These vulnerabilities were compounded by the West Indies players’ style: their traditional game of combining power hitting with bowling chicanery makes them terrific Twenty20 cricketers. In the five-year stretch from the start of 2012 until the end of 2016, the seven cricketers who had the most Twenty20 appearances in the world were all West Indian.

They helped the West Indies win two Men’s Twenty20 World Cups, in 2012 and 2016, but seldom played for the West Indies outside these events. For the West Indies in other formats, being Twenty20 pioneers has been a curse, rendering it harder to get anything like their full-strength team together.

Indeed, players are now changing nationality, partly in response; Jofra Archer, a fast bowler who was born in Barbados and played for the West Indies U-19s, is now playing for England. This economic pressure is also affecting wealthier countries.

Duanne Olivier, a 26-year-old fast bowler who had a stellar start to his Test career with South Africa, has recently declared his wish to play for England; a plethora of South African players have retired early from international cricket to play domestic cricket in England instead.

The IPL – and Twenty20 leagues more broadly – has been a boon for West Indies players, enabling them to earn what their talents are worth. Thirteen West Indies players are playing in the current season of IPL, including six who are under 24, showing the Caribbean’s continued ability to produce cricketing talent out of all proportion with the region’s wealth and population.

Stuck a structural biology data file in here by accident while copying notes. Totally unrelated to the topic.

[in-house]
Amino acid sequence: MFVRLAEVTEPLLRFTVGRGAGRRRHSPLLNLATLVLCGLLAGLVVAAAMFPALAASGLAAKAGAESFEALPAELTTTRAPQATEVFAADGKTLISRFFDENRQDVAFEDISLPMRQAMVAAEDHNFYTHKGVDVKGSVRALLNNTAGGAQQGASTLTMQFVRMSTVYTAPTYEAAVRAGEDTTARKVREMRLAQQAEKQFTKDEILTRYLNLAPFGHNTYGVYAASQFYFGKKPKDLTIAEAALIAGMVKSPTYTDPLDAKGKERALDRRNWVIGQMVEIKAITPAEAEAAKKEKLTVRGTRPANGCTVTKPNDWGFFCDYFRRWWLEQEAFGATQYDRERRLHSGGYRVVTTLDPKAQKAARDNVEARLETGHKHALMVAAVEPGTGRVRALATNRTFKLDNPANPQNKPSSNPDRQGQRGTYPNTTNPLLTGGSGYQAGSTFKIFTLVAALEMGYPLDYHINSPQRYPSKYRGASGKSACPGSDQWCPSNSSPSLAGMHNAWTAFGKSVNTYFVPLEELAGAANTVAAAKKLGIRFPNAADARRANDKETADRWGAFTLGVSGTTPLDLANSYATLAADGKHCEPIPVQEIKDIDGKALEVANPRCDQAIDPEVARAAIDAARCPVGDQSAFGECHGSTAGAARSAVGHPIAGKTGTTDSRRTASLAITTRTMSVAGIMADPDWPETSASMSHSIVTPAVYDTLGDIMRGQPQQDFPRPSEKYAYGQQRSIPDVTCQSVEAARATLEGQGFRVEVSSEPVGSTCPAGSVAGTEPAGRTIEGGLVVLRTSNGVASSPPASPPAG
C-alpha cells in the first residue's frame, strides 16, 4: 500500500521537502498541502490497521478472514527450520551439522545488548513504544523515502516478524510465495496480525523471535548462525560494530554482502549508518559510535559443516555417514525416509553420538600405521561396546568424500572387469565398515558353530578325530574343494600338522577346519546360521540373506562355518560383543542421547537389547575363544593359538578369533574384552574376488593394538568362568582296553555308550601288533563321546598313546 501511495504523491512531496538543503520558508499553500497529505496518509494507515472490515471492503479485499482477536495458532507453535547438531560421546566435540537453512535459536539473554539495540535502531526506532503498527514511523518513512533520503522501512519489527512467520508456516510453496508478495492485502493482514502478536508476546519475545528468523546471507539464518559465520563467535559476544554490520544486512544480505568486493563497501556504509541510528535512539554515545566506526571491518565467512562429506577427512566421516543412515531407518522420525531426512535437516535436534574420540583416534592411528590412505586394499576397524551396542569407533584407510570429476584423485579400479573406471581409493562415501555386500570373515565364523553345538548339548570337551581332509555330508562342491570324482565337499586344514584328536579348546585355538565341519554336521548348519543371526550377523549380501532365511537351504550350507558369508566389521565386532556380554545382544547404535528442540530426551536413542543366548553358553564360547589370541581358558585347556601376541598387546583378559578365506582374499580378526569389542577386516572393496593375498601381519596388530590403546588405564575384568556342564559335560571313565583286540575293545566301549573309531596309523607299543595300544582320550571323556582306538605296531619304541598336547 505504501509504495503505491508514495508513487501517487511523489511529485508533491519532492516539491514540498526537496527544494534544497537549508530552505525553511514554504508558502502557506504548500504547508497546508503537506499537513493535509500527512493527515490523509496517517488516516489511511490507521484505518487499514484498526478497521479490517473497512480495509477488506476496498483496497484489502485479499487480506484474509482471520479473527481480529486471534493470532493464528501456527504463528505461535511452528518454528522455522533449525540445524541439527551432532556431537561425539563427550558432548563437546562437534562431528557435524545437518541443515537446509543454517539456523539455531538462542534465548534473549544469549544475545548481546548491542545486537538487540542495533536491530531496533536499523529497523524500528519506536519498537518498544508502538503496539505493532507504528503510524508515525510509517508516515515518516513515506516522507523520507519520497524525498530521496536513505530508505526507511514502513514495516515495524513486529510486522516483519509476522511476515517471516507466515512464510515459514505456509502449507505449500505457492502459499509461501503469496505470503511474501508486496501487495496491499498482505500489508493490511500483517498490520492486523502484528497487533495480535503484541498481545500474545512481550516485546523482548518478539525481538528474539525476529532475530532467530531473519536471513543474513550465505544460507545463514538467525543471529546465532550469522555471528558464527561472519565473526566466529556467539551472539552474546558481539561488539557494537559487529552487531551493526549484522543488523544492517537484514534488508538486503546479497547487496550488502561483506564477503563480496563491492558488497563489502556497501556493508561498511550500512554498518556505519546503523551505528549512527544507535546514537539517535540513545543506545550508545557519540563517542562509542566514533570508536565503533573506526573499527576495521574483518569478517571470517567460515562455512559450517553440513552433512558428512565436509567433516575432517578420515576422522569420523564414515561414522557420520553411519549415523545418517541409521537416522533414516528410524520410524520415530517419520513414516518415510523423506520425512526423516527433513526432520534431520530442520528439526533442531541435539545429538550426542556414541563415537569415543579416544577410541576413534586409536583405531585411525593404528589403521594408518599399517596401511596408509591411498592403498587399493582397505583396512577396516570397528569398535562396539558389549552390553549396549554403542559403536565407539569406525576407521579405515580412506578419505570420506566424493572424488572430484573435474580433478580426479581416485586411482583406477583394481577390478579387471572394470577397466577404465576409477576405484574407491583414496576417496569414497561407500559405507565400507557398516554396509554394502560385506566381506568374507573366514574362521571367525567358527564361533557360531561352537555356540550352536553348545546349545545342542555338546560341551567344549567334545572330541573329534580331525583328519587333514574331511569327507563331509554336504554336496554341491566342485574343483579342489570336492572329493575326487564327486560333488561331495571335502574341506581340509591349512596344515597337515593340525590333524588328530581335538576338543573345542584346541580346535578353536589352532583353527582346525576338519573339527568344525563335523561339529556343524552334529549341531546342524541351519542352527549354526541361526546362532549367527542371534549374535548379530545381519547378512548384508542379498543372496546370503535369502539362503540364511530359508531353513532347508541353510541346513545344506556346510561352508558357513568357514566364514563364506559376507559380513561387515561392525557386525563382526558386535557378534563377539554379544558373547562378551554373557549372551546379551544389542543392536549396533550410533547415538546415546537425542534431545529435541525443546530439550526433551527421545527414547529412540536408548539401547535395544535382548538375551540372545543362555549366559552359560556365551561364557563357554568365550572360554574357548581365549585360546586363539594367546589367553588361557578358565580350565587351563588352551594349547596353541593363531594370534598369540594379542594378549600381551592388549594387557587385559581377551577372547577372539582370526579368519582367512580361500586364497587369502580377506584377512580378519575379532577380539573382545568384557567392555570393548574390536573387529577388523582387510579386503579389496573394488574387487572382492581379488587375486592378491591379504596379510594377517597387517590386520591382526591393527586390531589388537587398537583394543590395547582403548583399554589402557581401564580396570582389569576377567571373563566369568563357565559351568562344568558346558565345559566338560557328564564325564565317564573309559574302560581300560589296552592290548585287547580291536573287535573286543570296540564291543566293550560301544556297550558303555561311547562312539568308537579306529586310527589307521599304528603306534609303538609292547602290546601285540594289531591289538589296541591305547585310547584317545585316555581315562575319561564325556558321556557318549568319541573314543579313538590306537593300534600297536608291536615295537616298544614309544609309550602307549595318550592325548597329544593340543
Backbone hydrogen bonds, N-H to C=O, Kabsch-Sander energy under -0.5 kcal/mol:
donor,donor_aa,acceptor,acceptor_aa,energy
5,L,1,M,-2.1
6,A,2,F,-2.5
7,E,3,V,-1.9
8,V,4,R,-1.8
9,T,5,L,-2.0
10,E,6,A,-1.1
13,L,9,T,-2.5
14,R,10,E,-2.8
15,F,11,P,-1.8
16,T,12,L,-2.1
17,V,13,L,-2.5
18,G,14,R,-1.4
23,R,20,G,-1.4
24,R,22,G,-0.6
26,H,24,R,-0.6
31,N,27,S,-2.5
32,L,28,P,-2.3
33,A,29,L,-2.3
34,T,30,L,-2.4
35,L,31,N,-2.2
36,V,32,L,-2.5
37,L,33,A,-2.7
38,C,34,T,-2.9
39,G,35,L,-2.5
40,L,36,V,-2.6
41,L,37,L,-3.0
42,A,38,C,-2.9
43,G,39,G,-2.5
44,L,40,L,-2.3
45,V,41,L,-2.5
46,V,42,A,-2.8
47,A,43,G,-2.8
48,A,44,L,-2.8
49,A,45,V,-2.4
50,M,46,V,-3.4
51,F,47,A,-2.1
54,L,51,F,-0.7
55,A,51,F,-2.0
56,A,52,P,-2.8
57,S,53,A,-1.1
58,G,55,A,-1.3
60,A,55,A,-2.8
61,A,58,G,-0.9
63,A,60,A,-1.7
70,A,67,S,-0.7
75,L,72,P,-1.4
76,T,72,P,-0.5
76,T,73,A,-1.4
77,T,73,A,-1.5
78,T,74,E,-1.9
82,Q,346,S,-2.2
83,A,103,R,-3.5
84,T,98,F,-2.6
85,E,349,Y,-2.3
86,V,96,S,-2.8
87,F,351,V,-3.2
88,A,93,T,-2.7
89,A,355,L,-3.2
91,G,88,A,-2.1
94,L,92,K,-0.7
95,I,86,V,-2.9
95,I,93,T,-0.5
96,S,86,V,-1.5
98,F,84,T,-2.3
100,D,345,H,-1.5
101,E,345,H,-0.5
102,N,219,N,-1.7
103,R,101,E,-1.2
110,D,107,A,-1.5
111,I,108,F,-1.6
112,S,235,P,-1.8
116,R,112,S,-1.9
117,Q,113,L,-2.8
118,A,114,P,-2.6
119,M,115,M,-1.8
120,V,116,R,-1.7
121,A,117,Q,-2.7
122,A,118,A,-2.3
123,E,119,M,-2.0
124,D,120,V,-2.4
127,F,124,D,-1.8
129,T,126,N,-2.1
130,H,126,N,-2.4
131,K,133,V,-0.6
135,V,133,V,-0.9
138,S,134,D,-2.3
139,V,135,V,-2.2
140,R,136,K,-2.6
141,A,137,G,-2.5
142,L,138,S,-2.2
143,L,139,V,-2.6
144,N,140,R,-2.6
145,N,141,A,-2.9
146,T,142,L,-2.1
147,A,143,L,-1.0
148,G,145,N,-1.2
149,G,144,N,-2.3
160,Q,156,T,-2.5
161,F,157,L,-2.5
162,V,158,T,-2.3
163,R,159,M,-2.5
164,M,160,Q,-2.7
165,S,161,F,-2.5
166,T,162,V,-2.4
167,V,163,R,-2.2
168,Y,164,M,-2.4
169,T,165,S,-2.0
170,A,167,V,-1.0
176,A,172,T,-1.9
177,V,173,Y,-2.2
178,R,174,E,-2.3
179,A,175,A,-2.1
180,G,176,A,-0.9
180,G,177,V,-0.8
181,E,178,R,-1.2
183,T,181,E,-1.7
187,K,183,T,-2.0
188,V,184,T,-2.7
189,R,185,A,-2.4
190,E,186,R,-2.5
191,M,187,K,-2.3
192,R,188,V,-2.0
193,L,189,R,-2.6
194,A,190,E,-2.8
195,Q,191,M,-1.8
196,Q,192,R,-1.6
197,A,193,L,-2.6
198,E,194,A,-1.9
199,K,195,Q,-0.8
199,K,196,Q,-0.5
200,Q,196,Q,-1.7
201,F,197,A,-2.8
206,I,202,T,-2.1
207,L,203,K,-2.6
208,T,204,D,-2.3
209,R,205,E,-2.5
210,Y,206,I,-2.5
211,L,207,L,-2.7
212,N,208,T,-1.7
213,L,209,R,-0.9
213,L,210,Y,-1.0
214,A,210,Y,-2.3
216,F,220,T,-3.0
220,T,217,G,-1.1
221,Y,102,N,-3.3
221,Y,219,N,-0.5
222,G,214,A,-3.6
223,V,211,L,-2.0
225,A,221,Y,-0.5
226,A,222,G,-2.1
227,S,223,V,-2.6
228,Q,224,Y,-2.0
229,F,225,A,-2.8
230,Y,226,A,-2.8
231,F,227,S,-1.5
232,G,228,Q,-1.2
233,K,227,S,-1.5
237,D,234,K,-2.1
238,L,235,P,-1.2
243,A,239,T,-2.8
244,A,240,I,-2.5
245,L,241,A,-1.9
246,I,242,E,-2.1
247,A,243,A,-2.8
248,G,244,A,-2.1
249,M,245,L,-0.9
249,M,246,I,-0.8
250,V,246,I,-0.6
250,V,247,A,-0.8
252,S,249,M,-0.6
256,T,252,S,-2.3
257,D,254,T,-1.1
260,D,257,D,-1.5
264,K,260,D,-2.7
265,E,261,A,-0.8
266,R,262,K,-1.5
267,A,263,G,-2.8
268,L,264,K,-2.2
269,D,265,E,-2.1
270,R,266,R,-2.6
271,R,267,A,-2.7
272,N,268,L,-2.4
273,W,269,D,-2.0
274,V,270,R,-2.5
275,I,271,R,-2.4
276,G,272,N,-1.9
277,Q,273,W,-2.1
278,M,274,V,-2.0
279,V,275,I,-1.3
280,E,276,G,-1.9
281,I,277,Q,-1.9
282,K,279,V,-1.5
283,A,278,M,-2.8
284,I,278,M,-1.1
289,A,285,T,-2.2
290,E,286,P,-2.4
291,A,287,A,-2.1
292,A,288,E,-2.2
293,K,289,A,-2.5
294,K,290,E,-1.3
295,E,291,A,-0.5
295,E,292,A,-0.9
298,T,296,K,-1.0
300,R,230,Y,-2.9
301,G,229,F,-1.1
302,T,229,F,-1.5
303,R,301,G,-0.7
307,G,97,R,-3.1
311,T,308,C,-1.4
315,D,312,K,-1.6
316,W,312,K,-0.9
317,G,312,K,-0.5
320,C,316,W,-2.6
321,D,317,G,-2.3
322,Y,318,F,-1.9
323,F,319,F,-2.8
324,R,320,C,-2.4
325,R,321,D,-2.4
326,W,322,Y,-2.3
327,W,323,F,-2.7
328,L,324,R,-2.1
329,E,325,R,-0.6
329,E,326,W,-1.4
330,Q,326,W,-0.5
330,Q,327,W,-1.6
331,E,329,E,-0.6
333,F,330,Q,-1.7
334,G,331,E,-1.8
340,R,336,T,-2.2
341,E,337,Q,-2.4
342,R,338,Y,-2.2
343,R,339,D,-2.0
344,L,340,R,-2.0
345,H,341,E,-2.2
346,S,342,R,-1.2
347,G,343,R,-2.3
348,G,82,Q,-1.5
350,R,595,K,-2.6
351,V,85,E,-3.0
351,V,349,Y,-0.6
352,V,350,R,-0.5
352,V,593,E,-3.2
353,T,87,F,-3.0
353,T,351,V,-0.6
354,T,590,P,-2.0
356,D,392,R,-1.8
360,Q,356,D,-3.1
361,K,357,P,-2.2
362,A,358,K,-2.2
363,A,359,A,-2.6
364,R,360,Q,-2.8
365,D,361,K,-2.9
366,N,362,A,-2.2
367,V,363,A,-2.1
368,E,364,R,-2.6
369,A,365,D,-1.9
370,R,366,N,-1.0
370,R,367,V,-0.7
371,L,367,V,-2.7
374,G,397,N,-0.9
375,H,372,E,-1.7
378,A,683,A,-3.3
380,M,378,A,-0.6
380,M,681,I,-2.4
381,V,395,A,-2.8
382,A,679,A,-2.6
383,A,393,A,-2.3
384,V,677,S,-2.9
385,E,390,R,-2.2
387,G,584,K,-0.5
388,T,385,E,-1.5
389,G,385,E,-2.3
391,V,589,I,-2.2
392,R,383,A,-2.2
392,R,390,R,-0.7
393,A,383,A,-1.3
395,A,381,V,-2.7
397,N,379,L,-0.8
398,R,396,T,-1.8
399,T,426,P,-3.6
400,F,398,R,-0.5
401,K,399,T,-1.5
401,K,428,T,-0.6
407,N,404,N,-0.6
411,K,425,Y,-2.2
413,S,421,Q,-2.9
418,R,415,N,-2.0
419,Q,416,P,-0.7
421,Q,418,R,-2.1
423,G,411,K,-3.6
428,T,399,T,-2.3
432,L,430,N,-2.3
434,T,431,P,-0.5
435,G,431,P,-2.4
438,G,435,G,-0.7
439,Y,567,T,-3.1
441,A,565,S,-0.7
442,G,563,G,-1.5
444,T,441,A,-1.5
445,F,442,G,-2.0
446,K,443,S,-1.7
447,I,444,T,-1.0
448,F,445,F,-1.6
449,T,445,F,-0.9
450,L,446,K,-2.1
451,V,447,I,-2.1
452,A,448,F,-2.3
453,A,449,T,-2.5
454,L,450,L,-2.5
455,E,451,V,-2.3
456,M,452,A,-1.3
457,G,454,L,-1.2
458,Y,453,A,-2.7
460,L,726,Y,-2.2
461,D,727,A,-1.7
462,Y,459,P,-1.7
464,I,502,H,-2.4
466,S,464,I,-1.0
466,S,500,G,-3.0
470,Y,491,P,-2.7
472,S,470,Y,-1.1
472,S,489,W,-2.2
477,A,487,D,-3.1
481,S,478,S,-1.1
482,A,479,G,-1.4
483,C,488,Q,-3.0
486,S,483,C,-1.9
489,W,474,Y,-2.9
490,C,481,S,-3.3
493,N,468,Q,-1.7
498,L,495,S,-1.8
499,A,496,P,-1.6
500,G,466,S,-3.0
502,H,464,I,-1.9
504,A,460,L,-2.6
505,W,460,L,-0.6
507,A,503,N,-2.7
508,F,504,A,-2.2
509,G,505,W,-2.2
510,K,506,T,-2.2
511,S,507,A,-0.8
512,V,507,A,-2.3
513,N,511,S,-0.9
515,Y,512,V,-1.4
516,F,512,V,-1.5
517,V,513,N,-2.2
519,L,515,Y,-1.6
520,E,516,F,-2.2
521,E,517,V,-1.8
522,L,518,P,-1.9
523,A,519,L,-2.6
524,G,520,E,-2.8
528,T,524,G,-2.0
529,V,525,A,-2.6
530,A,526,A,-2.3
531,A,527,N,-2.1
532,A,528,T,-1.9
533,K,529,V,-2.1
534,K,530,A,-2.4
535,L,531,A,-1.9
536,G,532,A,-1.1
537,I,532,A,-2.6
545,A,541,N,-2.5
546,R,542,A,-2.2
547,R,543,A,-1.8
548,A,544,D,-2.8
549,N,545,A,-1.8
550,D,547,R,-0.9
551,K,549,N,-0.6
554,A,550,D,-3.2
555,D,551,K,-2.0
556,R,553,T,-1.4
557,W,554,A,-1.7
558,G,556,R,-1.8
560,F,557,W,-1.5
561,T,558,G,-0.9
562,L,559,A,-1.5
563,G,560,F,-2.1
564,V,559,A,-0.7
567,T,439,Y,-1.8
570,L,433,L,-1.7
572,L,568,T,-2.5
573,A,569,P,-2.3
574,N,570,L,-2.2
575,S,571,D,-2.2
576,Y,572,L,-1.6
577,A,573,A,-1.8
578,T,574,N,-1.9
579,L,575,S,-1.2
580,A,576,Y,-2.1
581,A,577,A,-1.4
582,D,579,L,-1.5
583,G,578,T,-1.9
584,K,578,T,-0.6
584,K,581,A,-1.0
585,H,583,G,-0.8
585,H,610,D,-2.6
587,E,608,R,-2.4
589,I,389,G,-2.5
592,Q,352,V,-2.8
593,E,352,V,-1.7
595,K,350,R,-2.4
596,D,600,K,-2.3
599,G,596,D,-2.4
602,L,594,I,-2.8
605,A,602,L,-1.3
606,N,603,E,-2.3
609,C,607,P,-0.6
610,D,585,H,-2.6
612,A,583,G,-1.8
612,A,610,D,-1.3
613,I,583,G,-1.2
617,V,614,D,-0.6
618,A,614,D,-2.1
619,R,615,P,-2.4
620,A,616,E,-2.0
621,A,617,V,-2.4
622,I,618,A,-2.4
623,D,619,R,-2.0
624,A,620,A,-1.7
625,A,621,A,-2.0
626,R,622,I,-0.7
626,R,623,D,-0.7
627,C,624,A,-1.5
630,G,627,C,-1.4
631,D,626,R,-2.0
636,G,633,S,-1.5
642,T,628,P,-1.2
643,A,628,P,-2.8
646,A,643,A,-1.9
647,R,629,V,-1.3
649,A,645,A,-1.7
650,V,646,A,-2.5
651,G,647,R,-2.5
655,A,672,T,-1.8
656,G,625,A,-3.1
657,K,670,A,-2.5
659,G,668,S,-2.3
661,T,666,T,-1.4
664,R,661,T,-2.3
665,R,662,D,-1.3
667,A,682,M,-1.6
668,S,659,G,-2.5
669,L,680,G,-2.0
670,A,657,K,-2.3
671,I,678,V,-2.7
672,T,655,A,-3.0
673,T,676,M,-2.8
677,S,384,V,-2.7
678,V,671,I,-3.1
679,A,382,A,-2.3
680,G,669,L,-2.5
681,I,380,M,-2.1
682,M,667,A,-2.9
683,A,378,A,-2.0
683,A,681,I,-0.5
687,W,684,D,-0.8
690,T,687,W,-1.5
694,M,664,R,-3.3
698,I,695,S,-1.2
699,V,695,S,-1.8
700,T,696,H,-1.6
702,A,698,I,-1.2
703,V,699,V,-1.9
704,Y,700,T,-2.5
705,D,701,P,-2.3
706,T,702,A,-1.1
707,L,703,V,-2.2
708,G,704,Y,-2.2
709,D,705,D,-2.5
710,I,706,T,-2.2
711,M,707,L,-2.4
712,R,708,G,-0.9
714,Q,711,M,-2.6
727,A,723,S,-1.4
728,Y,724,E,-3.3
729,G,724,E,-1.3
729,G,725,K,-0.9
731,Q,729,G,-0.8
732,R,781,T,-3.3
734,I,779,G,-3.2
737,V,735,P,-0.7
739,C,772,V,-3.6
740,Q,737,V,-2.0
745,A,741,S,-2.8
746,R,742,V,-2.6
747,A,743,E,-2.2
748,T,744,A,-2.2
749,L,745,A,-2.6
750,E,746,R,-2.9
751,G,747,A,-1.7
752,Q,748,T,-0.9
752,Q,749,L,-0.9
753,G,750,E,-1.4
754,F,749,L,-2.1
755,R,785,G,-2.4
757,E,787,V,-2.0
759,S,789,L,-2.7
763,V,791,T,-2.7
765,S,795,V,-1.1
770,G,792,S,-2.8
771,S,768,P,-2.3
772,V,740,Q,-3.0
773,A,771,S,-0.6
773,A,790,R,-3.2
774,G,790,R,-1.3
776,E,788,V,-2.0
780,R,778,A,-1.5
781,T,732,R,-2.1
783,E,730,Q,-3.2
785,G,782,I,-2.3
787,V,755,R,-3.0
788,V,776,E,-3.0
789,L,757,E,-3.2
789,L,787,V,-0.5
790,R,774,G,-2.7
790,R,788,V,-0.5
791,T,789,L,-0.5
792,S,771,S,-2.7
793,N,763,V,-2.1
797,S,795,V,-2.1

Yet the upshot is that the West Indies are playing one-day internationals against Bangladesh and Ireland – their last official games before the 50-over World Cup in England – with a shadow side; players with IPL contracts have understandably chosen to remain in India instead.

The West Indies have hinted at an on-field resurgence in recent months and, with most of their IPL stars now in the squad, have the capacity to surprise any team in the World Cup. Yet the extent of what is possible from the international team in the years ahead may be determined less by what the West Indies themselves do than whether the broader economics of the sport can be tilted to allow teams from smaller markets to thrive, as the NFL’s structure has empowered teams like the Green Bay Packers. The fear is that the macroeconomic forces in cricket will only exacerbate, not mitigate, structural inequities in the years ahead: a roadblock to the West Indies being able to field their best possible team.

India and the IPL “probably should” do more to fund Caribbean cricket, Browne believes. “Who in India cricket would make that step, when the argument can be to support home talent instead? It’s a billion people to cater for … We as West Indians have to figure it out on our own.”

All photographs Getty Images

Further reading